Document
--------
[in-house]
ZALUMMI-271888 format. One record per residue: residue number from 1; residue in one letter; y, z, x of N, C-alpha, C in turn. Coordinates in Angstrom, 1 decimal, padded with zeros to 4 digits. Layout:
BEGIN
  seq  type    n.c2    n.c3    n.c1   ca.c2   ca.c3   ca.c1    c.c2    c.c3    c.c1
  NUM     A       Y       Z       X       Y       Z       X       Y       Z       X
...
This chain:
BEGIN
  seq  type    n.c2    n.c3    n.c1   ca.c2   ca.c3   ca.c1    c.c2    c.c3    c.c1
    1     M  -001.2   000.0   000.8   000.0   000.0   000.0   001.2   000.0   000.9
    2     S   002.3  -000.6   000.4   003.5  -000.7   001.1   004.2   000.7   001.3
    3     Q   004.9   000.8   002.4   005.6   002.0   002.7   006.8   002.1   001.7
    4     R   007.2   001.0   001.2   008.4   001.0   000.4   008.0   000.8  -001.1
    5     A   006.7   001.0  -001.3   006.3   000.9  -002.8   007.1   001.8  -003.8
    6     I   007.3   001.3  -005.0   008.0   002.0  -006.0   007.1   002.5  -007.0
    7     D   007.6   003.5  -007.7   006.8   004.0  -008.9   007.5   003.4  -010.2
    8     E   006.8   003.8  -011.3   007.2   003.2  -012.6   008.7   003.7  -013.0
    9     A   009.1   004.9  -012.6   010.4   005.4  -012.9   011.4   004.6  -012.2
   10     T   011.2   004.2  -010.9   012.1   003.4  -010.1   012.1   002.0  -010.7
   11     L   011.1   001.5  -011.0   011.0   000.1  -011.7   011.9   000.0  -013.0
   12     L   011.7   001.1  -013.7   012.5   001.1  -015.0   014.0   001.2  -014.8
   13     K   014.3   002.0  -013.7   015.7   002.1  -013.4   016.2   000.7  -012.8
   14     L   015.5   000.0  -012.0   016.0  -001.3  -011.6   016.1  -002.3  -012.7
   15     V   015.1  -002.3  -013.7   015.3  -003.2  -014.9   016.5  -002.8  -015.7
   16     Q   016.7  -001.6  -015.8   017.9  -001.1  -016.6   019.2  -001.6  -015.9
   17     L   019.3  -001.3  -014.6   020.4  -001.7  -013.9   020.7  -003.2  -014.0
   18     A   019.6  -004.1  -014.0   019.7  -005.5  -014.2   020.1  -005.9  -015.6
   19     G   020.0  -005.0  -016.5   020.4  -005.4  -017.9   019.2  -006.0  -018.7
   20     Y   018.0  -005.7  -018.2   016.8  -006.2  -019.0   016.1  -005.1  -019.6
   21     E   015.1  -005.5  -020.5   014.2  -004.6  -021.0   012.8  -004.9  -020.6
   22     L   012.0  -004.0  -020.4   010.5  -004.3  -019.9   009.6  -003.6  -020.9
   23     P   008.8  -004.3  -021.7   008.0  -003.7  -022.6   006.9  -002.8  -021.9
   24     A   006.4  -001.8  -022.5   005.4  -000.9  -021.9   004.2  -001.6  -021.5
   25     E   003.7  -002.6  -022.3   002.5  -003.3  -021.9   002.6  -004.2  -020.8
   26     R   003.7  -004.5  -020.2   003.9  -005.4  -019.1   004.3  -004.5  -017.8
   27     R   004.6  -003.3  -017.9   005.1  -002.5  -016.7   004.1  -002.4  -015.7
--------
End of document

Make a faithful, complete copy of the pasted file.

[in-house]
ZALUMMI-271888 format. One record per residue: residue number from 1; residue in one letter; y, z, x of N, C-alpha, C in turn. Coordinates in Angstrom, 1 decimal, padded with zeros to 4 digits. Layout:
BEGIN
  seq  type    n.c2    n.c3    n.c1   ca.c2   ca.c3   ca.c1    c.c2    c.c3    c.c1
  NUM     A       Y       Z       X       Y       Z       X       Y       Z       X
...
This chain:
BEGIN
  seq  type    n.c2    n.c3    n.c1   ca.c2   ca.c3   ca.c1    c.c2    c.c3    c.c1
    1     M  -001.2   000.0   000.8   000.0   000.0   000.0   001.2   000.0   000.9
    2     S   002.3  -000.6   000.4   003.5  -000.7   001.1   004.2   000.7   001.3
    3     Q   004.9   000.8   002.4   005.6   002.0   002.7   006.8   002.1   001.7
    4     R   007.2   001.0   001.2   008.4   001.0   000.4   008.0   000.8  -001.1
    5     A   006.7   001.0  -001.3   006.3   000.9  -002.8   007.1   001.8  -003.8
    6     I   007.3   001.3  -005.0   008.0   002.0  -006.0   007.1   002.5  -007.0
    7     D   007.6   003.5  -007.7   006.8   004.0  -008.9   007.5   003.4  -010.2
    8     E   006.8   003.8  -011.3   007.2   003.2  -012.6   008.7   003.7  -013.0
    9     A   009.1   004.9  -012.6   010.4   005.4  -012.9   011.4   004.6  -012.2
   10     T   011.2   004.2  -010.9   012.1   003.4  -010.1   012.1   002.0  -010.7
   11     L   011.1   001.5  -011.0   011.0   000.1  -011.7   011.9   000.0  -013.0
   12     L   011.7   001.1  -013.7   012.5   001.1  -015.0   014.0   001.2  -014.8
   13     K   014.3   002.0  -013.7   015.7   002.1  -013.4   016.2   000.7  -012.8
   14     L   015.5   000.0  -012.0   016.0  -001.3  -011.6   016.1  -002.3  -012.7
   15     V   015.1  -002.3  -013.7   015.3  -003.2  -014.9   016.5  -002.8  -015.7
   16     Q   016.7  -001.6  -015.8   017.9  -001.1  -016.6   019.2  -001.6  -015.9
   17     L   019.3  -001.3  -014.6   020.4  -001.7  -013.9   020.7  -003.2  -014.0
   18     A   019.6  -004.1  -014.0   019.7  -005.5  -014.2   020.1  -005.9  -015.6
   19     G   020.0  -005.0  -016.5   020.4  -005.4  -017.9   019.2  -006.0  -018.7
   20     Y   018.0  -005.7  -018.2   016.8  -006.2  -019.0   016.1  -005.1  -019.6
   21     E   015.1  -005.5  -020.5   014.2  -004.6  -021.0   012.8  -004.9  -020.6
   22     L   012.0  -004.0  -020.4   010.5  -004.3  -019.9   009.6  -003.6  -020.9
   23     P   008.8  -004.3  -021.7   008.0  -003.7  -022.6   006.9  -002.8  -021.9
   24     A   006.4  -001.8  -022.5   005.4  -000.9  -021.9   004.2  -001.6  -021.5
   25     E   003.7  -002.6  -022.3   002.5  -003.3  -021.9   002.6  -004.2  -020.8
   26     R   003.7  -004.5  -020.2   003.9  -005.4  -019.1   004.3  -004.5  -017.8
   27     R   004.6  -003.3  -017.9   005.1  -002.5  -016.7   004.1  -002.4  -015.7